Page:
Thursday, May 07, 2009

Figurative Wingnuttia

John Cole wonders if we haven't moved into a new era of wingnuttia, where nothing is even meant to make sense:
Dijongate—along with a great deal of what happens on Glenn Beck—doesn’t make any sense. It isn’t clear to me that it’s even supposed to make sense.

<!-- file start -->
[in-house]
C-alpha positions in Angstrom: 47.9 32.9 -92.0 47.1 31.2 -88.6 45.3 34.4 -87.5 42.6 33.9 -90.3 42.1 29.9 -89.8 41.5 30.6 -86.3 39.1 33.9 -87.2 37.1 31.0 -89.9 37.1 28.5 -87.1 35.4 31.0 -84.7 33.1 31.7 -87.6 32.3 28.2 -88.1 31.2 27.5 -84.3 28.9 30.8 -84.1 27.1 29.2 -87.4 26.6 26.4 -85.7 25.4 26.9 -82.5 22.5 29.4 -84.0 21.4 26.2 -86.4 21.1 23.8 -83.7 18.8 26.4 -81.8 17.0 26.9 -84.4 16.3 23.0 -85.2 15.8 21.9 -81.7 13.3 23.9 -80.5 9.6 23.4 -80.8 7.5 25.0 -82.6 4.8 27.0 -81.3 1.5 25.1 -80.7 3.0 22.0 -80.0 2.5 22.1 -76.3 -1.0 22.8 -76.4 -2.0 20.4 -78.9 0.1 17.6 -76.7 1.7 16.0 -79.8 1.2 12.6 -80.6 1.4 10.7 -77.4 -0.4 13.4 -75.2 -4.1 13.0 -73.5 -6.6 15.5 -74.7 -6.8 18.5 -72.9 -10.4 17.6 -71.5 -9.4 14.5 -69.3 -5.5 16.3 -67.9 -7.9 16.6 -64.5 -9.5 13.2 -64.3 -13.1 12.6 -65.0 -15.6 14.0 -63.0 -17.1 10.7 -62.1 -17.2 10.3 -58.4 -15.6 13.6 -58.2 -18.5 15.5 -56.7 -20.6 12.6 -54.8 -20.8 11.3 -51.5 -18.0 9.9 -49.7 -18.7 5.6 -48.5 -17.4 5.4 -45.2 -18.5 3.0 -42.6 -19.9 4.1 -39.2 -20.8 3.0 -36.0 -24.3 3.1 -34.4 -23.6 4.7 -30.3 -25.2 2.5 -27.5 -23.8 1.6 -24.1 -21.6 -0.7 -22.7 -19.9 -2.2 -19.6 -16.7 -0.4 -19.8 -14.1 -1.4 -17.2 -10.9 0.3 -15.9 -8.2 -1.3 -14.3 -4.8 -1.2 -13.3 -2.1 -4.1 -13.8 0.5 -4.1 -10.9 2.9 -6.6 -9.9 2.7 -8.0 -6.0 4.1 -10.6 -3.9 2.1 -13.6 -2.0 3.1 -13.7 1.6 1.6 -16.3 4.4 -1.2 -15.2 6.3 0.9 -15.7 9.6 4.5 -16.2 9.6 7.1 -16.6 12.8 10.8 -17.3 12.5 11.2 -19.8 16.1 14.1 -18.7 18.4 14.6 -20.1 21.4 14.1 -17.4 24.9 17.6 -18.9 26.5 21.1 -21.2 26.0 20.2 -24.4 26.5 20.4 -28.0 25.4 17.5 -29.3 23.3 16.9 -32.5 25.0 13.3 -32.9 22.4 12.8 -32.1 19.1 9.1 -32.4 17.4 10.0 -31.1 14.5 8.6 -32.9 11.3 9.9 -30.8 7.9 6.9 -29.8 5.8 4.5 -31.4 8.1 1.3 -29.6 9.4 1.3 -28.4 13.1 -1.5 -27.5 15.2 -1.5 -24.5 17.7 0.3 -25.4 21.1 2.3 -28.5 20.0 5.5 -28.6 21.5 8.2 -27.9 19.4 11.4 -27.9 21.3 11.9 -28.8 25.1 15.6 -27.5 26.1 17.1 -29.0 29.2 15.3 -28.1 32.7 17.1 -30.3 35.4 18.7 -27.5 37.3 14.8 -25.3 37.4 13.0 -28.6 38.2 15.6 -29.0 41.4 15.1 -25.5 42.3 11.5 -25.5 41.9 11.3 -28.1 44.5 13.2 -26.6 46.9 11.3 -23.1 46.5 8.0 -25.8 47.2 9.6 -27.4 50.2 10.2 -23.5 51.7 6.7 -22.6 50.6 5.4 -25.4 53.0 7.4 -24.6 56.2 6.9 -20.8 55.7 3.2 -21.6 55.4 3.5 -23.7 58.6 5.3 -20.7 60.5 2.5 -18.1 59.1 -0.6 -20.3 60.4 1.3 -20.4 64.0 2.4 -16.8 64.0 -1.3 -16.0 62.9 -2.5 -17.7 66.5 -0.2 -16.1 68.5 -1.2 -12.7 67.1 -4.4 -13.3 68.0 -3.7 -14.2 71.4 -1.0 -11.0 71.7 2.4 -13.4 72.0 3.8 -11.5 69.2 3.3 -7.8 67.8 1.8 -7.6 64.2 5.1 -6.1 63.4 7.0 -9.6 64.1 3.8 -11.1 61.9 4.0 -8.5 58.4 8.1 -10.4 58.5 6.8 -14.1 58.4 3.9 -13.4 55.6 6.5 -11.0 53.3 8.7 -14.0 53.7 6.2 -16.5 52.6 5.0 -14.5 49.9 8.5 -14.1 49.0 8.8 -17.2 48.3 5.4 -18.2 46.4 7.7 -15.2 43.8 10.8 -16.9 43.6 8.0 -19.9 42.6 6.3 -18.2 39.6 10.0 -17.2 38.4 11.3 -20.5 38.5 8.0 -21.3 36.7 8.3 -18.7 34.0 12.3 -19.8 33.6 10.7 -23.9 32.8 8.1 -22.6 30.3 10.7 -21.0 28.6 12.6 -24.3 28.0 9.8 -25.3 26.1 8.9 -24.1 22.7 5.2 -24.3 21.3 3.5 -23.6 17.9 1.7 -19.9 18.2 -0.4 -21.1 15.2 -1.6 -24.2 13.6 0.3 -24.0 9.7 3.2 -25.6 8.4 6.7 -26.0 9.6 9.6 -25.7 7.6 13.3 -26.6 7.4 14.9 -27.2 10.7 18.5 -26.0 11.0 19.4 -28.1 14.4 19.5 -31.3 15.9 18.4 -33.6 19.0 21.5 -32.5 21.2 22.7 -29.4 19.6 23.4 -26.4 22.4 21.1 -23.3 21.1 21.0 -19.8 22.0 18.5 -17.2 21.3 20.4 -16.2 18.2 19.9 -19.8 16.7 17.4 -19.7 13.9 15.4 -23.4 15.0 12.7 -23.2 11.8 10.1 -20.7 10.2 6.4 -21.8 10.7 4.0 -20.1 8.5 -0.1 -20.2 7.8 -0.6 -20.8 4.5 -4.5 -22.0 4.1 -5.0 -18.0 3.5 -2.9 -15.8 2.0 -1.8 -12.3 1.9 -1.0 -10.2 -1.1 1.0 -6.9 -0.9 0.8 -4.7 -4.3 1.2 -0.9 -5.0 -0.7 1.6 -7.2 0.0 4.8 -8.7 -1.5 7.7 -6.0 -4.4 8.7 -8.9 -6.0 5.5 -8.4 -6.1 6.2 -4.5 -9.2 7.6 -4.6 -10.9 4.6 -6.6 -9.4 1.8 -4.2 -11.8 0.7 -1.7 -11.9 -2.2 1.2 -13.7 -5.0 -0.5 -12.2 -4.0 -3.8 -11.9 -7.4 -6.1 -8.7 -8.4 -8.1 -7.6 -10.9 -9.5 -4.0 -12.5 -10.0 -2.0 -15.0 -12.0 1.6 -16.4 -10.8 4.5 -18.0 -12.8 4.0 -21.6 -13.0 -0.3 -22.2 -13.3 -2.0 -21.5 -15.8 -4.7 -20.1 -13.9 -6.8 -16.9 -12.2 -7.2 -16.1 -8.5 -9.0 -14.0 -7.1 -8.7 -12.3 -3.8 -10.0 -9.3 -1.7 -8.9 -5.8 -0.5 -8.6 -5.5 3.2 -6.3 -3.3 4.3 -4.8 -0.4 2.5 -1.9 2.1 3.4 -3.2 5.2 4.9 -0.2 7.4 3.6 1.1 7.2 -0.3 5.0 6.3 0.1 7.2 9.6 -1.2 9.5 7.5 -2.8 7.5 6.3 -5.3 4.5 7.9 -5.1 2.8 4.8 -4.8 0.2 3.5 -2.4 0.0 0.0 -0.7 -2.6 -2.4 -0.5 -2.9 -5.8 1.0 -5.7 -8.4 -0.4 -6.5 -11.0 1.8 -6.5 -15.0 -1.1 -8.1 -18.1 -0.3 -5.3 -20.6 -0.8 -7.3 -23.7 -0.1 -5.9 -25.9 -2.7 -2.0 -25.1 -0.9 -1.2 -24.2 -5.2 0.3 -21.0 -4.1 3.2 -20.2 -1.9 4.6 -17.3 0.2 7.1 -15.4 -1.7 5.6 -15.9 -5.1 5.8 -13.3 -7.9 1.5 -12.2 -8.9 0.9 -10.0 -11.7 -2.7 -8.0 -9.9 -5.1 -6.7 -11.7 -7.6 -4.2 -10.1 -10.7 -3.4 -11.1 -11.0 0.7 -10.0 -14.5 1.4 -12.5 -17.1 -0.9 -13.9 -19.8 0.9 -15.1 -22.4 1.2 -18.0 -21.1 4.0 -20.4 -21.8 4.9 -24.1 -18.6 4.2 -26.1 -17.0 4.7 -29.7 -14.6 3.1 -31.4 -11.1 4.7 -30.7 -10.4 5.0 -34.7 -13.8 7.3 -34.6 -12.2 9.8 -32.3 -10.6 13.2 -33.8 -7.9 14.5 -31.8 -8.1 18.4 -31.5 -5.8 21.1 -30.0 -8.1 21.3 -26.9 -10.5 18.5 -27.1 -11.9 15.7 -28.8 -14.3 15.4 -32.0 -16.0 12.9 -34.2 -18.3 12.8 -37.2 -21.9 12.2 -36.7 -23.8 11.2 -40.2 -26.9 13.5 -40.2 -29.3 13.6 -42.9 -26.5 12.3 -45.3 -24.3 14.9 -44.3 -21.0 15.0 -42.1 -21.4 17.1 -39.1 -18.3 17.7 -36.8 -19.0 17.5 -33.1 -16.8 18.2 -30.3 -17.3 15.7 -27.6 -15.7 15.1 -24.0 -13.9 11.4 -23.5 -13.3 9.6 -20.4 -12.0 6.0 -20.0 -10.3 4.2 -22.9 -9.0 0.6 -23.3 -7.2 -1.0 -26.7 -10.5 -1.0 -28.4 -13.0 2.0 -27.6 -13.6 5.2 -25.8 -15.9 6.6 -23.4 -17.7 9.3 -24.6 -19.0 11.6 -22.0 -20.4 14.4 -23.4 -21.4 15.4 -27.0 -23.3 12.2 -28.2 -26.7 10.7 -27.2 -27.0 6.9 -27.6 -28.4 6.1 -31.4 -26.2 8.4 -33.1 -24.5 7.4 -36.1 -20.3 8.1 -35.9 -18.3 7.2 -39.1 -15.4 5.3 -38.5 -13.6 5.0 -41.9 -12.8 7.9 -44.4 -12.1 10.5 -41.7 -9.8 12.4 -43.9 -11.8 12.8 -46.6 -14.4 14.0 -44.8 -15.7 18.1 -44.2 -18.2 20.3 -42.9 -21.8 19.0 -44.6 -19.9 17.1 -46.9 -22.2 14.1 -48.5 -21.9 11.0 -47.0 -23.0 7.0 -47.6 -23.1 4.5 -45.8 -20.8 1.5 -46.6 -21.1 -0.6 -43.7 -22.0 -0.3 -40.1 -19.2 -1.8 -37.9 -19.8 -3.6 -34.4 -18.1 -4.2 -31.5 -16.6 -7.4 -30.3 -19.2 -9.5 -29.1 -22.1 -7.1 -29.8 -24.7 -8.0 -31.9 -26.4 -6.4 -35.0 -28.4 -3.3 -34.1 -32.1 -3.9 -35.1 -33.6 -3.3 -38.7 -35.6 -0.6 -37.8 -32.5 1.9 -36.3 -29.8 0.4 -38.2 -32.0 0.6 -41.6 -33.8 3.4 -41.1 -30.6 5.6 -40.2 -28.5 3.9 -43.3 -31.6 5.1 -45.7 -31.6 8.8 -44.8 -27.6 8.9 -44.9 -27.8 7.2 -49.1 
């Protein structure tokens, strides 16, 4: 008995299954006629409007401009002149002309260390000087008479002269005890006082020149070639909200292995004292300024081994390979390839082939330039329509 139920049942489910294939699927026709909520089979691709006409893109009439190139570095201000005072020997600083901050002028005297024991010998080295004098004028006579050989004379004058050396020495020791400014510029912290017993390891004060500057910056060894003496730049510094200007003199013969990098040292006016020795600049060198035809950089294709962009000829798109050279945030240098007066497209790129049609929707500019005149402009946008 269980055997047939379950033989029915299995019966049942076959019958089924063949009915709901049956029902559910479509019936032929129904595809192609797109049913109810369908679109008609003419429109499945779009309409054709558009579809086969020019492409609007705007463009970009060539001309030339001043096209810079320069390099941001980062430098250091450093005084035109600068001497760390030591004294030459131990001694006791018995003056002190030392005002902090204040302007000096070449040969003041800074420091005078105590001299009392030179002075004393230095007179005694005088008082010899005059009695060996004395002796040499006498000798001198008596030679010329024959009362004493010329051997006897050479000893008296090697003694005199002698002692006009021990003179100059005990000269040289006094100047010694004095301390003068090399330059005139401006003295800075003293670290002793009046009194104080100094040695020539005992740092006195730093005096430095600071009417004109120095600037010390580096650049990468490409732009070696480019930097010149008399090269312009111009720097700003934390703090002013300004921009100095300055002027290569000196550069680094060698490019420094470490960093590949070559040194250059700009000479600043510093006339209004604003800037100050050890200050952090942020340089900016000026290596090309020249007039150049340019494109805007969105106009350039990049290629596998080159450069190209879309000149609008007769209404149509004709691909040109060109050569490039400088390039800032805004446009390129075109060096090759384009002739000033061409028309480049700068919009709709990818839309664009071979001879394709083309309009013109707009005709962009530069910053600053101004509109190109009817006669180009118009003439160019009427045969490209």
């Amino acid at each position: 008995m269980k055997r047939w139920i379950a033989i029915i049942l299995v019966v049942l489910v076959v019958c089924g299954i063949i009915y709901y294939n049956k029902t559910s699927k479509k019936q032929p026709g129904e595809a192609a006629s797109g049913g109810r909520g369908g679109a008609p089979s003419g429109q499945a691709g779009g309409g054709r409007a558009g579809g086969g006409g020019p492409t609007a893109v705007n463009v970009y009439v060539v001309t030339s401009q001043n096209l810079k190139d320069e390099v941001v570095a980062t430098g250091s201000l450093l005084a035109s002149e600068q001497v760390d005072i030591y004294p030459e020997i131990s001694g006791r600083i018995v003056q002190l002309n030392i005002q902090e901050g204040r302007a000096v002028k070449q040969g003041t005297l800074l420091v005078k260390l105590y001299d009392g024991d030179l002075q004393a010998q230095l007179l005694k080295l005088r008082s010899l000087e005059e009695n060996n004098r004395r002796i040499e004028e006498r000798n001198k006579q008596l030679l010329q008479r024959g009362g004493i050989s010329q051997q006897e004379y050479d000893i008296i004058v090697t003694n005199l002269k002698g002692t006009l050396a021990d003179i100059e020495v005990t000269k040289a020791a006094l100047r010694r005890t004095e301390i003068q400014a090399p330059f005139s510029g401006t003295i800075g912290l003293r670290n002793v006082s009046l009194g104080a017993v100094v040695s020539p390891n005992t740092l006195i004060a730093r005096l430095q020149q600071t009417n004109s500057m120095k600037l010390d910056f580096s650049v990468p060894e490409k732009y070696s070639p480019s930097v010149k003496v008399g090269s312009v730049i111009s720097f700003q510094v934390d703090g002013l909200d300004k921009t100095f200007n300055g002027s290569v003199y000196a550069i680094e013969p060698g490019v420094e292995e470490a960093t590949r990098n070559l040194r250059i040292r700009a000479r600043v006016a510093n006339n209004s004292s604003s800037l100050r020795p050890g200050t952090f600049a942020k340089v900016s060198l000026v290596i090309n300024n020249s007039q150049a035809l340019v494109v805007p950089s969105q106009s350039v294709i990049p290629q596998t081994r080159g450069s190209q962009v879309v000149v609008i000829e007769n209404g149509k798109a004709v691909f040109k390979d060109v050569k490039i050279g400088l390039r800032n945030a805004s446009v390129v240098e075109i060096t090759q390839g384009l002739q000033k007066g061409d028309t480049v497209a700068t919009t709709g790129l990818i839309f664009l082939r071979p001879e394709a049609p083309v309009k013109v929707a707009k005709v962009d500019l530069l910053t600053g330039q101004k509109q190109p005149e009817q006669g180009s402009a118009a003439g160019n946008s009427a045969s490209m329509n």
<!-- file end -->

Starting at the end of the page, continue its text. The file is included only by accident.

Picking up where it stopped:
It’s been said that it’s almost impossible to follow the real plot of a Raymond Chandler novel (famously, Chander himself was unable to account for one of the bodies in the “Big Sleep”), that the books work more on the level of conveying some vague, overriding sense of corruption and decay. Is wingnuttia moving away from simple easy-to-follow diatribes about Islamofascism and soc-ial-ism and towards more vague, inscrutable, doomy stuff? Or am I getting carried away here? I can’t help but feel that the whole texture of wingnuttia is starting to feel different these days. And that more generally, any kind of mythology eventually moves towards forms that cannot be understood on a literal level.

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